Having a conversational tone is important, as long as it doesn’t hinder efficiency. The reader needs to know quickly why you are writing.
Too often, messages are chatty at the beginning, either because people want to convey a friendly tone or because they don’t realize they are drifting. Sixteen years after the creation of email, people still think subconsciously that this is only an email; therefore, they can just start typing, think it through as they tap the keys, and eventually arrive at their point. Conversational writing is valuable as long as it does not lead to undisciplined writing. Business communication is about economy of language.
Here is an example of how one message began:
I think you are back from vacation this week (I hope you had a good time, and I look forward to hearing about it). I wanted to let you know that we are going to be having two interns working with us next month. Brbara Paulson will be starting on Sept. 10, and Tina Benson will start Sept. 21.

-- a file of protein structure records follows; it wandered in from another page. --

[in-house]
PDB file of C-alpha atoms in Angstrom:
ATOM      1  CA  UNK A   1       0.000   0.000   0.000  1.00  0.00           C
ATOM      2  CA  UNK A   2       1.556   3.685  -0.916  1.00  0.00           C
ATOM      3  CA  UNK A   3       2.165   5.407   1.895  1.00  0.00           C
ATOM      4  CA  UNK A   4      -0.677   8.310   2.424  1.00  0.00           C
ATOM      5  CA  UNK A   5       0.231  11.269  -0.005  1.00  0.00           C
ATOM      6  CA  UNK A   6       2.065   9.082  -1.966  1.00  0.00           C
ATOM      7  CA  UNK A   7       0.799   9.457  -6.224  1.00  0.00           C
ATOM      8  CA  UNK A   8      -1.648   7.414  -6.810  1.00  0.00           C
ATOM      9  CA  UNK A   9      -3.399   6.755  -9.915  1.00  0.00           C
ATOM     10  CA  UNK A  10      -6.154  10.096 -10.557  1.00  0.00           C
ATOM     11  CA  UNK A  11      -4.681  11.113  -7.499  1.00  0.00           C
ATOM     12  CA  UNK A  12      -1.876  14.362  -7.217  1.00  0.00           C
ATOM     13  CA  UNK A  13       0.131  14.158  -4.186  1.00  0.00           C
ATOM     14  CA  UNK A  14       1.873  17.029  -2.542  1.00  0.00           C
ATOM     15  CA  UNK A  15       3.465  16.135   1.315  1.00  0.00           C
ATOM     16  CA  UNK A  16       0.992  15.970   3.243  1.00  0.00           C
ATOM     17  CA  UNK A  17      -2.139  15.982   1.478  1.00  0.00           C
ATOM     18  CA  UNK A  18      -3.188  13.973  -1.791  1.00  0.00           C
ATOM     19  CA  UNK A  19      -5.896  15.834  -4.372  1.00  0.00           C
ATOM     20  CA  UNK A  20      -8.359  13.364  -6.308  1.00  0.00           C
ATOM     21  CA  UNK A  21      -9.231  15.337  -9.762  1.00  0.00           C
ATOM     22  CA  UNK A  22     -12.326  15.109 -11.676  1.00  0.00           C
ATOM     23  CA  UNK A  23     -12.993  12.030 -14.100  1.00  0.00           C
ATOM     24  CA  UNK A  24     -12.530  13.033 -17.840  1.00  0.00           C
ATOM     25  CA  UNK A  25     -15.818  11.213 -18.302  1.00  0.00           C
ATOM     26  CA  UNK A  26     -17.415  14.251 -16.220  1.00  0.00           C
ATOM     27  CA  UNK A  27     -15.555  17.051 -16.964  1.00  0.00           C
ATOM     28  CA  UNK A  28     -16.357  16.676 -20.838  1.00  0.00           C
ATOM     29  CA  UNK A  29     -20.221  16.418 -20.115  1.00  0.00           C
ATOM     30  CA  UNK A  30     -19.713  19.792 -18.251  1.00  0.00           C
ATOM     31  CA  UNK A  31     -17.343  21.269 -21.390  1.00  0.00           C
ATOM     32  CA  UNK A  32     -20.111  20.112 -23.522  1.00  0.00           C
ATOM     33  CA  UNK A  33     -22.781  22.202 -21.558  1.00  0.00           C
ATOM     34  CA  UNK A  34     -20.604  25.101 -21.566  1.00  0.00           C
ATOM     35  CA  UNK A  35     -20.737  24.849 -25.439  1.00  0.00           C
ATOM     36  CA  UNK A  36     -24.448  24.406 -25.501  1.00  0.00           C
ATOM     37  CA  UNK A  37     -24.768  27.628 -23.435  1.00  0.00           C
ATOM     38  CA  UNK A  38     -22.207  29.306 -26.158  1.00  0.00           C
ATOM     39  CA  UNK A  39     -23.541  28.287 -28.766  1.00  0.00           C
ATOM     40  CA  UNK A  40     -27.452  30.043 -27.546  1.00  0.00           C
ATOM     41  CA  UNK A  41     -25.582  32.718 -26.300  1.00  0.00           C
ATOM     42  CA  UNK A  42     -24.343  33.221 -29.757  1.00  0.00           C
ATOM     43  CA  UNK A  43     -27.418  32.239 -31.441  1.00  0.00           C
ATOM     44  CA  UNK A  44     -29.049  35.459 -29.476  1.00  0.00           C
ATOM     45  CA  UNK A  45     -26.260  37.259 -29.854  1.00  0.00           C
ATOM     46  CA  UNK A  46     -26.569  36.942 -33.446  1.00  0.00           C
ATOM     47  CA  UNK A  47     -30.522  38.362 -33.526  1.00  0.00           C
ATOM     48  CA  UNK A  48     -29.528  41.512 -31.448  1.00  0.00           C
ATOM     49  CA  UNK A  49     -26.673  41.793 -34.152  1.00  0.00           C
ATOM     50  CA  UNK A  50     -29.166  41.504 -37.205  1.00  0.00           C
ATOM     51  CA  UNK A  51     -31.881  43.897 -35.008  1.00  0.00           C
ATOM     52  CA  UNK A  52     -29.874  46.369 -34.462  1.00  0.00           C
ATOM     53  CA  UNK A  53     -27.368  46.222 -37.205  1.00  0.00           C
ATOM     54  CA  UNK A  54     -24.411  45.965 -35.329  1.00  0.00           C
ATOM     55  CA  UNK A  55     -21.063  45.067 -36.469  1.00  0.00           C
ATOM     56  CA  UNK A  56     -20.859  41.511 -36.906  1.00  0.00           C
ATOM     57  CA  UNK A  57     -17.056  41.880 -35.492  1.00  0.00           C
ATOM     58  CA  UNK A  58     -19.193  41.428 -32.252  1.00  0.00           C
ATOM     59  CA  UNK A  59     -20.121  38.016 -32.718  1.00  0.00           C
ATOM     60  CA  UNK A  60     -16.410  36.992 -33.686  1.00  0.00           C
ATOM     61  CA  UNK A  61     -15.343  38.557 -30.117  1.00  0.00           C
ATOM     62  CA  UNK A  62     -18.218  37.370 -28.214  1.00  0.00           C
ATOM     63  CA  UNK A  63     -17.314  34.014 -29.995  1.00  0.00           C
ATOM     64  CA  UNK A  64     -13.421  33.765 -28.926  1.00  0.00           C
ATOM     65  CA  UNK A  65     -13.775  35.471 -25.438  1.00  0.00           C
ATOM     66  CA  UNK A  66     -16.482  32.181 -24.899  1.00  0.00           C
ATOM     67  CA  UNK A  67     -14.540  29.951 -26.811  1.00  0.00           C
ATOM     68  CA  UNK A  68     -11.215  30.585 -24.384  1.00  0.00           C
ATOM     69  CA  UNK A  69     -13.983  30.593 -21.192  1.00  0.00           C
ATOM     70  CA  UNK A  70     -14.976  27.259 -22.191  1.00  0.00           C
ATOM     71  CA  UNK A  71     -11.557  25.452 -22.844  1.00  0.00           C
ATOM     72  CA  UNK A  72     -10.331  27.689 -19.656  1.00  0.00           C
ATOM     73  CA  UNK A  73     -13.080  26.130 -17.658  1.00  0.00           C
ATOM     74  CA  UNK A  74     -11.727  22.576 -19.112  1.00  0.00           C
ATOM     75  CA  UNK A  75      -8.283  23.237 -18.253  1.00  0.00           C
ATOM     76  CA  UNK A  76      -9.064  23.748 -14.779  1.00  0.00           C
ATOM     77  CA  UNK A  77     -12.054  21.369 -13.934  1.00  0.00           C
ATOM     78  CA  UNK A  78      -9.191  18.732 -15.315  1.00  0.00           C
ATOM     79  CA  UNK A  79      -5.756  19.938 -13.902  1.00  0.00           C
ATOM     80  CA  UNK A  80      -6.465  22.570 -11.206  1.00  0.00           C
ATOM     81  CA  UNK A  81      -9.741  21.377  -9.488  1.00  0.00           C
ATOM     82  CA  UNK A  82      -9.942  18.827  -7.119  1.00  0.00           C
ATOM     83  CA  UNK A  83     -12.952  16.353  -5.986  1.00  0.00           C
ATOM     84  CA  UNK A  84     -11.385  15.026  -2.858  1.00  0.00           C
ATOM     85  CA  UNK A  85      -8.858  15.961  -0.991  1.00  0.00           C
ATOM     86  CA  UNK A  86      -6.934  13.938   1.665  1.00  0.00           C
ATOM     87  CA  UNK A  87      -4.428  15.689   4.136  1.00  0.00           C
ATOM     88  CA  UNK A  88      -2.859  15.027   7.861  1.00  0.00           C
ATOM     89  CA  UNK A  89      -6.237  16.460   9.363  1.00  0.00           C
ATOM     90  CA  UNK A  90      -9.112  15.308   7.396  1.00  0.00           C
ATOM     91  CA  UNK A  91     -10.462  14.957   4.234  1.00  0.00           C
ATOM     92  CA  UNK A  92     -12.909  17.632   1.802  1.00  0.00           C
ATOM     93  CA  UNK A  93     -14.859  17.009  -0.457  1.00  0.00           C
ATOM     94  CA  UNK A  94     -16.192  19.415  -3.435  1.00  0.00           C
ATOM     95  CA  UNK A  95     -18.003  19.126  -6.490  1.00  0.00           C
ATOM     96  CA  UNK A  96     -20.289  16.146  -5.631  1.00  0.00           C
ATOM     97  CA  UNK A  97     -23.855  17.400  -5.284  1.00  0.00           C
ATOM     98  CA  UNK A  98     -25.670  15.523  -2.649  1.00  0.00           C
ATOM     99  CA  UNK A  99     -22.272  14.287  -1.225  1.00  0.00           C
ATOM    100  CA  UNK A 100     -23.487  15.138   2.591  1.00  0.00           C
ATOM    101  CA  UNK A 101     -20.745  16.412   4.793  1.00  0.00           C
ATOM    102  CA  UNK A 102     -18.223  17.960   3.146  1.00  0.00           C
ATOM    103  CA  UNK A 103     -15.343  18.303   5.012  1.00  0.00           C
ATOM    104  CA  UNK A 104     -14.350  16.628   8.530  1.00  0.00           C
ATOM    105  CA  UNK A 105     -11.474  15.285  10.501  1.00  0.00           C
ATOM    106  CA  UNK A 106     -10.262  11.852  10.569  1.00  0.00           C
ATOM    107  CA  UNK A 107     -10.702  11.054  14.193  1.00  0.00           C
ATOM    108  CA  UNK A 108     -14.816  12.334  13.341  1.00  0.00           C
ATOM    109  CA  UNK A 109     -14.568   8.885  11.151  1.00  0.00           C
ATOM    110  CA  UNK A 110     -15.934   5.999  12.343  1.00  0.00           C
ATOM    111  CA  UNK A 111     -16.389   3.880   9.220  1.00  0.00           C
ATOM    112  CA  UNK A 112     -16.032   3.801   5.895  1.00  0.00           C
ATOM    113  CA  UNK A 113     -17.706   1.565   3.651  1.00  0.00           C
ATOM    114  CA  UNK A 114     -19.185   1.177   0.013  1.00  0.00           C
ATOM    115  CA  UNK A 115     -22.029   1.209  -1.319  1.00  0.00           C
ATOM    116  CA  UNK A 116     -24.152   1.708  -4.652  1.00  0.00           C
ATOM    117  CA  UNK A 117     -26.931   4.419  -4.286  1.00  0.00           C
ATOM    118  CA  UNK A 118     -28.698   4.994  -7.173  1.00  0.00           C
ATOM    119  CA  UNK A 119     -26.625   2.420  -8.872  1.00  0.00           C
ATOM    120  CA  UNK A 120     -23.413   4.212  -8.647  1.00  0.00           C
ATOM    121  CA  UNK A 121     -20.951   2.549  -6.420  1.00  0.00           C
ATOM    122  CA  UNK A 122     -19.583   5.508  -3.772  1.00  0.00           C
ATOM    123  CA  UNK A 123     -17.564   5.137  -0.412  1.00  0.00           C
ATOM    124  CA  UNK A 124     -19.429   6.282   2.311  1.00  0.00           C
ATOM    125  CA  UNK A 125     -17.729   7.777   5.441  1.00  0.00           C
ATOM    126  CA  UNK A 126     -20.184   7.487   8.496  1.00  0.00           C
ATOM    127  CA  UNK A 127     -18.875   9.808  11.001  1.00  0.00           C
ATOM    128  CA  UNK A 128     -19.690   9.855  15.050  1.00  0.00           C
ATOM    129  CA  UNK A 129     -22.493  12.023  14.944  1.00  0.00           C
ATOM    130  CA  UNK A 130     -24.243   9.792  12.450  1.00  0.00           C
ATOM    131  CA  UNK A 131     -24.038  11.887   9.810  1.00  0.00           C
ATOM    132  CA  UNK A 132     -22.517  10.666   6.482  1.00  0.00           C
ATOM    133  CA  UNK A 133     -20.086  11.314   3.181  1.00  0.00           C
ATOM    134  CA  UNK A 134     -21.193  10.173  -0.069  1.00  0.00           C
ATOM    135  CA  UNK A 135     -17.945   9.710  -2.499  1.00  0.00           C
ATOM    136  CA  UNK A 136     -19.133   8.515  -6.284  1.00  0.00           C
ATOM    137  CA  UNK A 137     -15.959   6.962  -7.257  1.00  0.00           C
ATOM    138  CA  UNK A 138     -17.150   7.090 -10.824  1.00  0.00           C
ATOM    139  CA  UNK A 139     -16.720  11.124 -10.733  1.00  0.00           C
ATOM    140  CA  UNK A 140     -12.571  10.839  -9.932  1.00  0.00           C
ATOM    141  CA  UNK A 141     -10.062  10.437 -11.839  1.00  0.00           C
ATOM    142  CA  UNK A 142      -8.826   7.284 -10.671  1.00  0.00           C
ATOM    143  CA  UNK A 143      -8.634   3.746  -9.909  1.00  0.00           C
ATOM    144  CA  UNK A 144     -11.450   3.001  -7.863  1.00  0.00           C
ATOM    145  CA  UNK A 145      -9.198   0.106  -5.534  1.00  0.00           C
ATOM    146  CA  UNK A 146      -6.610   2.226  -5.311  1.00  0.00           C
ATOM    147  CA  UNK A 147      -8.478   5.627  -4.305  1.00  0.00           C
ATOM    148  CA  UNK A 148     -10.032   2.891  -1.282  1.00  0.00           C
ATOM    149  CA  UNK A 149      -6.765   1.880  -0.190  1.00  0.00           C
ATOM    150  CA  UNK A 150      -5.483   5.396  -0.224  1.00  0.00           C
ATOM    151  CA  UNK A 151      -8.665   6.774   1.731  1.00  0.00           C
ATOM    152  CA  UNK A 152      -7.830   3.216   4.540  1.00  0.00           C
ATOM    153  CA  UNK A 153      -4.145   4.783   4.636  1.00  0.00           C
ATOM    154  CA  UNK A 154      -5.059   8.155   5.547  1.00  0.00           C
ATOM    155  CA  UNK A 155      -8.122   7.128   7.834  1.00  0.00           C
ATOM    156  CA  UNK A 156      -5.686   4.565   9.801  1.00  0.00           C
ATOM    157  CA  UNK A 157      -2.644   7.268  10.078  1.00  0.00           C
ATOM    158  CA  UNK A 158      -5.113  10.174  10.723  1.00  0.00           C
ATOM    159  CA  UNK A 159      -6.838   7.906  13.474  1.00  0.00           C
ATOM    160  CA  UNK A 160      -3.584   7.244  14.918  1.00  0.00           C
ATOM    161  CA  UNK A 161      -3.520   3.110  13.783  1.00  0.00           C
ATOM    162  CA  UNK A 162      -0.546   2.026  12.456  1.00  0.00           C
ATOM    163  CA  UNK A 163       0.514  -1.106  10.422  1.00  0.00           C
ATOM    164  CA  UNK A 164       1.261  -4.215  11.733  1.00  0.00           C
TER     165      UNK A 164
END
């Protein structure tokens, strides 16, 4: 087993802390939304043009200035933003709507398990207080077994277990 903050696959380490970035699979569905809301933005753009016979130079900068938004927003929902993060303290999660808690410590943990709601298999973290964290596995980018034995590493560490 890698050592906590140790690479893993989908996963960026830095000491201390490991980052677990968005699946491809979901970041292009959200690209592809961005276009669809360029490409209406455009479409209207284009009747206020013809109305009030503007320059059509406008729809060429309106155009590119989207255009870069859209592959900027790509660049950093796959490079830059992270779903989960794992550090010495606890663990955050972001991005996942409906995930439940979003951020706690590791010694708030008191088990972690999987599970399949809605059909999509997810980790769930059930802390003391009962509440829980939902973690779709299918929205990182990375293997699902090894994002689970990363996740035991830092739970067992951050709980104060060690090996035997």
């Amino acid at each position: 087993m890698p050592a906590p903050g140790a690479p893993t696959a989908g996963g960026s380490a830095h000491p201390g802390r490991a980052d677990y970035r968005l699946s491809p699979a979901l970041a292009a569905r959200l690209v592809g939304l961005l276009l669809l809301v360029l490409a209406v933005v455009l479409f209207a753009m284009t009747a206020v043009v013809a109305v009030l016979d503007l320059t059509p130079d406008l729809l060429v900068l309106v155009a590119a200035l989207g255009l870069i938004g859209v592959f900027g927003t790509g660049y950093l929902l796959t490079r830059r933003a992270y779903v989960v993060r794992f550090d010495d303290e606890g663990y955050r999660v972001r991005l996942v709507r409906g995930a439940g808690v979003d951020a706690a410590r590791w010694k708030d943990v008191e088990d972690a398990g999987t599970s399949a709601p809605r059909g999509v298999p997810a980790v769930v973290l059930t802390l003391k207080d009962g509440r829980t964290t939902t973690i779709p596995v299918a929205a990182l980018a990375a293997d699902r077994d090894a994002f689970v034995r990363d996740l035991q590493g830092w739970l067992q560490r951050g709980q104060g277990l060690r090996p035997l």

In the past, interns have had the opportunity to shadow people so they can understand what the job entails. Last year they followed Pam through two projects and accompanied her in her meetings. We would like to have this opportunity available as well for the new interns. Is this something you would be interested in participating in?
If the main point of the message is to ask the reader if she is willing to participate, try this:
We will have two interns next month, and we would appreciate the opportunity to have them shadow you, if you will be available and interested. Barbara Paulson will start Sept. 10, and Tina Benson will start Sept. 21.
In the past, interns spent a few days with a veteran employee to gain a better understanding of what the job entails …
You do not need to make any reference to the vacation, but if you are more comfortable saying something, you could say, “I hope you had a good vacation; welcome back.” You just don’t need to continue on and talk about your own vacation or ask the person questions about what she did on hers. One sentence is enough to break the ice. Being conversationally direct means being friendly, polite, as well as business-like and authoritative. And you can do it without wasting the reader’s time.